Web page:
Caesar the “Lama Without Drama” Brings Lighthearted Moments to Portland Anti-Racist Protests

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The protests in Portland, Oregon are anything but calm – but one friendly and hazy participant is creating little moments of respite amid the chaos.Caesar the “lama without drama” has become a staple of Black Lives Matter’s protests against racism and police brutality, which have been taking place every night for nearly two months in the city. Protests have at times resulted in arrests and violent clashes, exacerbated by President Donald Trump’s deployment of heavily armed federal agents.

“People are standing and singing and screaming and they’ve got megaphones and they’re listening to loudspeakers… and all of a sudden a llama appears,” said Caesar manager Larry McCool. As it happens guest host Peter Armstrong.

“It lowers the tension. It really draws people down. So when things get really hot, it has a calming effect on people. “

Lyra Conley kisses Caesar during the Portland protests. (Nathan Howard / Reuters)

Measuring around five feet eight inches and weighing over 350 pounds, Caesar is a former great animal show champion who now lives at McCool’s Mystic Llama Farm in Jefferson, Ore.

Llamas are generally quite aloof with humans, McCool said, but Caesar is unusually relaxed and affectionate, with a high tolerance for crowds and loud noises.

McCool often reserves it for appearances at parties, weddings and other events. But he’s also well-known on the city’s activist scene, having attended women’s rights and pro-environmental protests with McCool for several years.

So when thousands of people took to the streets to protest police violence and anti-black racism, McCool and his lama were right on target.

“He can be kissed by 50 first graders at the same time, which must be a little intimidating for everything,” McCool said. “But he can handle that, and he can handle a crowd of people on a march. “

The demonstrators share a moment with Caesar. McCool says protest organizers will often seek out the Lama. (Nathan Howard / Reuters)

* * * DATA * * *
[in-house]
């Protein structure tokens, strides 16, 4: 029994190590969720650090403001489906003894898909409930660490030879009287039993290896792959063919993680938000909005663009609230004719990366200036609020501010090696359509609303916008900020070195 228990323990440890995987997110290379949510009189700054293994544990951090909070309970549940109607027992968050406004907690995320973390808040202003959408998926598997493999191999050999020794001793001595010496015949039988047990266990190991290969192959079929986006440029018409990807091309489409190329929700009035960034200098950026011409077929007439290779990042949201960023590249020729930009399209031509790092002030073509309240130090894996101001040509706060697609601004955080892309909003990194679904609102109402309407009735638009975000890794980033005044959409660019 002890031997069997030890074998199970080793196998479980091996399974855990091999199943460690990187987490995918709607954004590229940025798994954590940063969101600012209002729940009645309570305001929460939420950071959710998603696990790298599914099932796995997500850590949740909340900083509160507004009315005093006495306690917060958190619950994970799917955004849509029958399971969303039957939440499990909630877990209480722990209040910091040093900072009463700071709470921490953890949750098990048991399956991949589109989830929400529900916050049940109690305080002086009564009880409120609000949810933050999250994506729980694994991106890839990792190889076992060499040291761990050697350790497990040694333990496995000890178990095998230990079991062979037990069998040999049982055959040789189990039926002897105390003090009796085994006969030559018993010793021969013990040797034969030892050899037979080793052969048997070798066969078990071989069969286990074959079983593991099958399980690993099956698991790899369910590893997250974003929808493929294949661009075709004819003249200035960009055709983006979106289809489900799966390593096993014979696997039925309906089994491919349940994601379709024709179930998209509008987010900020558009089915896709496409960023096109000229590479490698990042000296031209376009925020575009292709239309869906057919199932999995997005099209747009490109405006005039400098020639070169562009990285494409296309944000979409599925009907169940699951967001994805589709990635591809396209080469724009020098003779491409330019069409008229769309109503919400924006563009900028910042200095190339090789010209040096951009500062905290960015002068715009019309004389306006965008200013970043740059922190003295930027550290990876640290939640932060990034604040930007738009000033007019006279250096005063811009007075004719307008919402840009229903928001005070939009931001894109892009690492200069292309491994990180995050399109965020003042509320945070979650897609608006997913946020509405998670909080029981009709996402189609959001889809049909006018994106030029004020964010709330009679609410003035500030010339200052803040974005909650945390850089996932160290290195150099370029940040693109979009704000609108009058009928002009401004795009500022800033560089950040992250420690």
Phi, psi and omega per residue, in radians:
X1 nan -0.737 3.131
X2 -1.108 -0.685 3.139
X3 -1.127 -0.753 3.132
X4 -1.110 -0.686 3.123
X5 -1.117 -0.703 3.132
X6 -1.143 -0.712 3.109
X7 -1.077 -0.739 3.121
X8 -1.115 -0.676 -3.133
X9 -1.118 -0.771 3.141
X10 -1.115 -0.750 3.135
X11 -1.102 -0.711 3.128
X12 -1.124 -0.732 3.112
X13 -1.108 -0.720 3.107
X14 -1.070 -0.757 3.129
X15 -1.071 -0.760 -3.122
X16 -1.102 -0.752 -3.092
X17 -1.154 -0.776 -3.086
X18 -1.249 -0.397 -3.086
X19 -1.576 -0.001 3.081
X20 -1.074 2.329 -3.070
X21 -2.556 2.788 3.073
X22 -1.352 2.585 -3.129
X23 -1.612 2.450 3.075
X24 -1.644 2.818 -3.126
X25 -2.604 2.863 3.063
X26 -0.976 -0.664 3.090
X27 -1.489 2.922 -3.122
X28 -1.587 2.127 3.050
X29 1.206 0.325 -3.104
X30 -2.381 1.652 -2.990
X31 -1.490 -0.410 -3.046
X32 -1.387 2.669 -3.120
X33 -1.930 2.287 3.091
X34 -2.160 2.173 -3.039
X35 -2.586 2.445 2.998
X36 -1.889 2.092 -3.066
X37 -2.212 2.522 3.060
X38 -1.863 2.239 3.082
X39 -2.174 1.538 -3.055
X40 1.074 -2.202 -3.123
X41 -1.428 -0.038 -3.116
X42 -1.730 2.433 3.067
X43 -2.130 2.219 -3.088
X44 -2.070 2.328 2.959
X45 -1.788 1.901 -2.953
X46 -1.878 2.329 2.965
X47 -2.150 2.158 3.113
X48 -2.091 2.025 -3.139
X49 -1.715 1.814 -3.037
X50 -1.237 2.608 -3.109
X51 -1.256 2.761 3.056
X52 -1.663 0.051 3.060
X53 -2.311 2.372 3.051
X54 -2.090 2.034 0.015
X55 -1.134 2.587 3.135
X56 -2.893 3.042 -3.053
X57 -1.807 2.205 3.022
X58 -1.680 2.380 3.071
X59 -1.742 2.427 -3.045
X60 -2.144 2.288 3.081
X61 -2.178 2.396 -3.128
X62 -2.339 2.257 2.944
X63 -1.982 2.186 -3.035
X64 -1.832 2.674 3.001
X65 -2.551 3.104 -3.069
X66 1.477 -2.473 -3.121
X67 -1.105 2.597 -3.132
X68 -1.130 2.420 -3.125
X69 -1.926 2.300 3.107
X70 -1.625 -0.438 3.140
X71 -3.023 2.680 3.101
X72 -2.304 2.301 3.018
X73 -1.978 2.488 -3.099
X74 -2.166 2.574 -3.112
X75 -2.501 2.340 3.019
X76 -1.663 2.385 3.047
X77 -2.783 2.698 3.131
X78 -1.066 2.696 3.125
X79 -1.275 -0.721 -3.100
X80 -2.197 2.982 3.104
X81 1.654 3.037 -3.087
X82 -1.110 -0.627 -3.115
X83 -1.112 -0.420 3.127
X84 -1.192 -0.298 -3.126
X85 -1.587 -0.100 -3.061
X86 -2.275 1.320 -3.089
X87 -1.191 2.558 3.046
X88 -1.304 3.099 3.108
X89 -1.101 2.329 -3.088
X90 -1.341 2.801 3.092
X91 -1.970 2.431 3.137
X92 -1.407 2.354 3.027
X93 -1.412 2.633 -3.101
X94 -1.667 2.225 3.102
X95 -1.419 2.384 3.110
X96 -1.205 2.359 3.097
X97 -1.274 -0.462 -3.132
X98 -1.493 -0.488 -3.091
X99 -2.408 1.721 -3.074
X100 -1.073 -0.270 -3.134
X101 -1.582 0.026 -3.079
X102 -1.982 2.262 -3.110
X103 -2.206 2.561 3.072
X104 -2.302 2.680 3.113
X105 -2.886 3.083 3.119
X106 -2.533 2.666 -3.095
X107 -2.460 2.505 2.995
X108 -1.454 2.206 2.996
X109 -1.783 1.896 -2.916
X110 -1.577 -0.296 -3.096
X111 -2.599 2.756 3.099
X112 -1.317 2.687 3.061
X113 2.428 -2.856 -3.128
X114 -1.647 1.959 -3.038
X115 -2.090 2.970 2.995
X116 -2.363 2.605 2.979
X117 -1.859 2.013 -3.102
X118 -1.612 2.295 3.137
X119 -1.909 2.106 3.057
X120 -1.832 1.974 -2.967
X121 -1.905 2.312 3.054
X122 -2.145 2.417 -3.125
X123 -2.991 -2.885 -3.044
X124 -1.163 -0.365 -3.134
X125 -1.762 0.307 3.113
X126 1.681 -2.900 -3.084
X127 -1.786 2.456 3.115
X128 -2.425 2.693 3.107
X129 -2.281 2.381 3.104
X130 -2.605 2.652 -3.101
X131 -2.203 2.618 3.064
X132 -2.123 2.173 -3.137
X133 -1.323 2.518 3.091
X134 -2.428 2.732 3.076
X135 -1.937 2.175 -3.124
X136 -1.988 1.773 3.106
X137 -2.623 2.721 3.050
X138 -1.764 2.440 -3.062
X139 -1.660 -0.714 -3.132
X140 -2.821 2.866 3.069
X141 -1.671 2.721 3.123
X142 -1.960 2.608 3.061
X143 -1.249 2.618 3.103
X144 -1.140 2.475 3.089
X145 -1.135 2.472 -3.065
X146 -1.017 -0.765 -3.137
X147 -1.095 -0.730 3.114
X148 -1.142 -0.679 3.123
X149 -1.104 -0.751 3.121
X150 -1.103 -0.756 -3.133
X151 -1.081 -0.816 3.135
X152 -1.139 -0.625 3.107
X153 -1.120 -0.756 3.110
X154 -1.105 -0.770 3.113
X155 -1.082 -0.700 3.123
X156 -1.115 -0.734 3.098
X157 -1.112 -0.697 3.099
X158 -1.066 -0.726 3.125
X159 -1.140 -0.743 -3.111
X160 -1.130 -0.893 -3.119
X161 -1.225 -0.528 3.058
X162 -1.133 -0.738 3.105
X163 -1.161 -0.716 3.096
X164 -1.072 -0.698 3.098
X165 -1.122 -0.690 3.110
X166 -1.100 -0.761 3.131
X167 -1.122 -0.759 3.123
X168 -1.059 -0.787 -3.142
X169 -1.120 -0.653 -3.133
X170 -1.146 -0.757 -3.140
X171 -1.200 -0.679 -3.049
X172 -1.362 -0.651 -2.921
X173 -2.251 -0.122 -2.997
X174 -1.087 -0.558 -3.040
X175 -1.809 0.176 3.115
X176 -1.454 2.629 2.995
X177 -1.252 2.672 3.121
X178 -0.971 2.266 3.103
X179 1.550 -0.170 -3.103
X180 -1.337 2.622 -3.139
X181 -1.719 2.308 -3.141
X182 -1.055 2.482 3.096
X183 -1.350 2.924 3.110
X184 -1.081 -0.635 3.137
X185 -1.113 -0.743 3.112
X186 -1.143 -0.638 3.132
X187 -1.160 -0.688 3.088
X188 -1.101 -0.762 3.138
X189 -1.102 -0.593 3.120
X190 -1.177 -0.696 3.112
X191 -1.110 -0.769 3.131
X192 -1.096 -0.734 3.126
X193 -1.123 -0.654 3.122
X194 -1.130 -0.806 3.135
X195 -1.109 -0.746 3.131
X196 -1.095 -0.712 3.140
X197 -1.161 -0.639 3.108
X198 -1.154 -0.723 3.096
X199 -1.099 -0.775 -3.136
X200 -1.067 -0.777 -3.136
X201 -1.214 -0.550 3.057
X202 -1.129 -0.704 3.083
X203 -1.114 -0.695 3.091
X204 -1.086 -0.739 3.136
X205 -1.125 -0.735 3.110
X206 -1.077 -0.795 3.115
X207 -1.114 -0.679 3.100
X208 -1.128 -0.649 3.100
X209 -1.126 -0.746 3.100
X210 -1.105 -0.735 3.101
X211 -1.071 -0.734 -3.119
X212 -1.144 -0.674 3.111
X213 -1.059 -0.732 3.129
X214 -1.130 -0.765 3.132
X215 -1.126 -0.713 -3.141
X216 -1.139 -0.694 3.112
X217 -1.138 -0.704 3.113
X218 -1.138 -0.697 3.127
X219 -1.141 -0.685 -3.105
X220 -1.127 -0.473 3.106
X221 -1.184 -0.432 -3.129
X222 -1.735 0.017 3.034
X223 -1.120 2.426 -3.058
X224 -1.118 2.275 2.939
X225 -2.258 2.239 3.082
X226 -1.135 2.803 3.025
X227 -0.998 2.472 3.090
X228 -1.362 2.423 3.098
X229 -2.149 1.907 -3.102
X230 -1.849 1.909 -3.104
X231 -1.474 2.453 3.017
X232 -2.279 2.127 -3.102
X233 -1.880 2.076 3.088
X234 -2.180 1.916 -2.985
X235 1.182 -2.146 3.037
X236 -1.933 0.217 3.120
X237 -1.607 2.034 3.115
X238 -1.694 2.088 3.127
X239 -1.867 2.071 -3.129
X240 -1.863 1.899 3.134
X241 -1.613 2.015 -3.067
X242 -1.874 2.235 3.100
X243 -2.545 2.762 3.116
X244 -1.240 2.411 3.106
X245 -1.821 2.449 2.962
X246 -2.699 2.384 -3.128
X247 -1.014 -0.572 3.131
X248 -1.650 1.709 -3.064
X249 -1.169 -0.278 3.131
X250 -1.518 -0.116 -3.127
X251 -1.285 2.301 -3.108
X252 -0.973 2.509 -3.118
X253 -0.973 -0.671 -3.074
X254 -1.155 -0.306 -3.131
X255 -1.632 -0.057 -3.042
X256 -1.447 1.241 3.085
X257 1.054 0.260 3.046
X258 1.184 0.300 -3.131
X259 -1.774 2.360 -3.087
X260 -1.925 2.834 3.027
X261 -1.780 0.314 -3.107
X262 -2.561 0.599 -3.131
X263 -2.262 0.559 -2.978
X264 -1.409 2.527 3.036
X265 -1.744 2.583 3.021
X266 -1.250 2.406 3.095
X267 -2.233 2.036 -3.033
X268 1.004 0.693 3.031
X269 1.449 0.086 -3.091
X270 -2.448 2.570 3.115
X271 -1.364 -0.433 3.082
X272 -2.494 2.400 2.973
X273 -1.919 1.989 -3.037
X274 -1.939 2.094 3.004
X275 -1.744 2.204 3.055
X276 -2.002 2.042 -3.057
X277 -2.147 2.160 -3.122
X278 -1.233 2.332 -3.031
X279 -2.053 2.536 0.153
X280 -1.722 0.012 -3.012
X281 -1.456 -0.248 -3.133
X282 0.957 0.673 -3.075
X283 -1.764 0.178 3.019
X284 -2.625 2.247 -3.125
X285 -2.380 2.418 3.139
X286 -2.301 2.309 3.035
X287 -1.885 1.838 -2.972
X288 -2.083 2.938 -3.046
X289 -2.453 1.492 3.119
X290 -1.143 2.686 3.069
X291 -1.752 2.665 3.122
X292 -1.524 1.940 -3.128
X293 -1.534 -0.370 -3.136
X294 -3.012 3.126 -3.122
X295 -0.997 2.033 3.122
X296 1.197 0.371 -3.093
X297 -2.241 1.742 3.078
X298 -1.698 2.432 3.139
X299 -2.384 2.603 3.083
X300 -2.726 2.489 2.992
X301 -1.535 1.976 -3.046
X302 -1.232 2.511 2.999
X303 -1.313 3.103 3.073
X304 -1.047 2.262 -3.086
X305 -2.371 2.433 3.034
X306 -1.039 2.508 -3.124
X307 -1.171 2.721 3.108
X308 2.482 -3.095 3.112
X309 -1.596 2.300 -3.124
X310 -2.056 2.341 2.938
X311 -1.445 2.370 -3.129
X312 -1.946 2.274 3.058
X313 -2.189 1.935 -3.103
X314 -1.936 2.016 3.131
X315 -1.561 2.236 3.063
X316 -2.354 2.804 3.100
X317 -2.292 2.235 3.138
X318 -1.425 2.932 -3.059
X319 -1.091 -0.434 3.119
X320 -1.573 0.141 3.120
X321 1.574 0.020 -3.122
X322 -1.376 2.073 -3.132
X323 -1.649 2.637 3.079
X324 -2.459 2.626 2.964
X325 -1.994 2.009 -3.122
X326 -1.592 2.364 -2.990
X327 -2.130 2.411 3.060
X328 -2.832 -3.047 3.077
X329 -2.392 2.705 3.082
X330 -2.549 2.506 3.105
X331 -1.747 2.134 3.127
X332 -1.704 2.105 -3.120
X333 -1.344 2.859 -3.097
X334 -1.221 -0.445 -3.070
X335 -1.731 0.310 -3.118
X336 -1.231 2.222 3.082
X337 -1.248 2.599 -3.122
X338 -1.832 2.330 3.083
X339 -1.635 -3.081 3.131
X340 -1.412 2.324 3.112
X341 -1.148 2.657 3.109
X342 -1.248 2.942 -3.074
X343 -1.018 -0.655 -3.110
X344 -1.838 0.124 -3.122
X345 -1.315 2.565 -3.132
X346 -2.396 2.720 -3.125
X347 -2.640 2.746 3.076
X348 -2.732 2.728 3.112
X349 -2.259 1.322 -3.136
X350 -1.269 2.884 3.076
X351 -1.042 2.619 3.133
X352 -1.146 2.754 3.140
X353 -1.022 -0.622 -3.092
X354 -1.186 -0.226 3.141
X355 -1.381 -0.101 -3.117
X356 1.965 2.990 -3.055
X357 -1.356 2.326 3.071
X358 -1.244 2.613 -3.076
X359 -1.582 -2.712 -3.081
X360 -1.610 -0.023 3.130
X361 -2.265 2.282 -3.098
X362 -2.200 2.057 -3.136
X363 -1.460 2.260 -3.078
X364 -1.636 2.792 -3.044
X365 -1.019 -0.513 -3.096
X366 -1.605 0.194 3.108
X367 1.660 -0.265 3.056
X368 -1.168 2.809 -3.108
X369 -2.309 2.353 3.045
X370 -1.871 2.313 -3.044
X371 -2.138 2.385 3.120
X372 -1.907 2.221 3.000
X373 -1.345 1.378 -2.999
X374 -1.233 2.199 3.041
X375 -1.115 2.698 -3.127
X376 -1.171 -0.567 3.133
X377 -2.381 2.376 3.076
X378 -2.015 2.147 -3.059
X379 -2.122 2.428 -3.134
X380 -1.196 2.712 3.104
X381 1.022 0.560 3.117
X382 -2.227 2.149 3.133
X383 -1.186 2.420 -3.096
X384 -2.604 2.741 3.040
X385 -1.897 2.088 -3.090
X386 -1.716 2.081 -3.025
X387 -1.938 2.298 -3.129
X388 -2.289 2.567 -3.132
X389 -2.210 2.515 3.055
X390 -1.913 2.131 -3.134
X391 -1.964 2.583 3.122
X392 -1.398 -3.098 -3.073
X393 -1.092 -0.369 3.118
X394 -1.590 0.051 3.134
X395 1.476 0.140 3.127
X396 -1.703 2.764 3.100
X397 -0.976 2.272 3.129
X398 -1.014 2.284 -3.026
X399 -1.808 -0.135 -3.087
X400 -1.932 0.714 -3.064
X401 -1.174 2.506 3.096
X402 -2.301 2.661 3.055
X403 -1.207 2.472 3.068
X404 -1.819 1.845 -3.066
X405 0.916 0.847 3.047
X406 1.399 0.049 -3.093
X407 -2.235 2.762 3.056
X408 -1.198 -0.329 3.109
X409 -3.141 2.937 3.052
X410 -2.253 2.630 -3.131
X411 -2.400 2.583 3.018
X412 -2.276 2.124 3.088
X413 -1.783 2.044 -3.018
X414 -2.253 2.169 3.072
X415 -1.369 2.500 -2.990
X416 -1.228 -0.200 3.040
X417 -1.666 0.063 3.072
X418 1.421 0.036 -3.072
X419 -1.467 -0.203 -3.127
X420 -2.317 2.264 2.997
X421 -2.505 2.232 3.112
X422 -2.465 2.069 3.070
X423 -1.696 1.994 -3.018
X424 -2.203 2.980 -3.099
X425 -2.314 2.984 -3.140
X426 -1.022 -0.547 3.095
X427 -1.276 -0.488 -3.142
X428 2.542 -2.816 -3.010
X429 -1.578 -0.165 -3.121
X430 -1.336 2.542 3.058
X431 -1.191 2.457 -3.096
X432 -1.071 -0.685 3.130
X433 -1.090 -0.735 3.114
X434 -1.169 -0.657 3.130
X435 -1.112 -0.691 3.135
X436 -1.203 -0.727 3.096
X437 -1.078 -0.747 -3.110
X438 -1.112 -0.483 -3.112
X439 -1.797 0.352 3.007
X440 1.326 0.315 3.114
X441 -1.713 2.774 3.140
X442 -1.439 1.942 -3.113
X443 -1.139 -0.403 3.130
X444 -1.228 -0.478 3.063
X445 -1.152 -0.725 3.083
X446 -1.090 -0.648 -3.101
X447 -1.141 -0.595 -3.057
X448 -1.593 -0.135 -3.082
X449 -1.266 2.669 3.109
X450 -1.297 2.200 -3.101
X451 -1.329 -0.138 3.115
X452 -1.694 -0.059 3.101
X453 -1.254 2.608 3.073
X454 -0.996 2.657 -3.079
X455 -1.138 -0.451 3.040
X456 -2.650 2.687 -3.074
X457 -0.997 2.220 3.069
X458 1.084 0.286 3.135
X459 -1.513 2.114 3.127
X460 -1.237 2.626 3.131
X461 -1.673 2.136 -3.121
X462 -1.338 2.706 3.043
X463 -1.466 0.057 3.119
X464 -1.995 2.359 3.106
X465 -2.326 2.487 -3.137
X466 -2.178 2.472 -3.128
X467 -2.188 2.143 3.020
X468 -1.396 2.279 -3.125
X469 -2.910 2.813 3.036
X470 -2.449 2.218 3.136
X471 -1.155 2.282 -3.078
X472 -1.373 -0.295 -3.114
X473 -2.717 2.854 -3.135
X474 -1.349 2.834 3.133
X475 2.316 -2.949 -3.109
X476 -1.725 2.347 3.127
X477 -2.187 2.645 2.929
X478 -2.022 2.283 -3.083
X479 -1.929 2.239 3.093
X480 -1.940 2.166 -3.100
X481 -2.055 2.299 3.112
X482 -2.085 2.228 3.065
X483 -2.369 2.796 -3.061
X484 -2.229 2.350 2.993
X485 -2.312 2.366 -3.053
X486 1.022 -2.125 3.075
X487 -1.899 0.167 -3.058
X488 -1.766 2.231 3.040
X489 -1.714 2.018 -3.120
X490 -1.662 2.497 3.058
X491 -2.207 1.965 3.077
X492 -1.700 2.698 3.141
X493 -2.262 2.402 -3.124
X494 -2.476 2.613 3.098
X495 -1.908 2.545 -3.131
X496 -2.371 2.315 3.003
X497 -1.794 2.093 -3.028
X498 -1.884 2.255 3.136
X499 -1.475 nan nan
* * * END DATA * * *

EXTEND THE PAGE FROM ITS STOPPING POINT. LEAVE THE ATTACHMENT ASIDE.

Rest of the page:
Protests in Portland have remained steady and strong since the police murder of George Floyd in Minneapolis on May 25.

Protests escalated after Trump sent federal agents into the city to protect a federal courthouse, and several protesters were taken away by unified agents in unmarked vans, sometimes in the middle of the night without charges or probable cause.

The city’s mayor, Ted Wheeler, was himself tear gas by federal agents outside the courthouse in July.

“One thing we don’t want to do is we don’t want to harm what’s going on,” McCool said. “This is not our intention. “

A federal officer strokes Caesar. (Nathan Howard / Reuters)

But he says the llama offers small moments of levity as protesters – and sometimes police officers, too – stop to hug Caesar or a pet and pose for photos.

“During that short period of time, these people who are very sensitive to their message, in riot gear, in gas masks, all come and kiss a llama,” McCool said.

“I mean, what a picture to think of it. “

Caesar greets a driver in a McLaren at the site of ongoing protests. (Nathan Howard / Reuters)

There are times when it gets a bit risky to be out on the streets with thousands of people and a huge llama, especially when tensions build up and police deploy flash bombs or tear gas, noted McCool.

But he says the protesters are looking for Caesar.

“When Caesar enters, there is a roar that goes through the crowd, ‘The lama is there,’” he said.

Sometimes the protest organizers will even give McCool a warning at the scene of the action so he can keep the lama out of danger, he said.

“We were very grateful that they let us know what the scenario would be. “

Duke Mitchell kisses Caesar the “lama without drama”. (Nathan Howard / Reuters)

He remembers one moment in particular on June 9 when some 5,000 people lay down or knelt on a bridge near downtown Portland for nearly nine minutes of silence in honor of George Floyd .

He and Caesar were in the middle of the bridge as news helicopters buzzed over their heads, he said.

“We stood there for nine minutes, which is an eternity, I mean, if you think about nine minutes – and he hasn’t moved an inch,” McCool said of the Lama.

“So I really think he understands his purpose, what his story is, you know, and how he’s supposed to make a difference in people’s lives. “


Written by Sheena Goodyear with files from Reuters. Interview conducted by Menaka Raman-Wilms.

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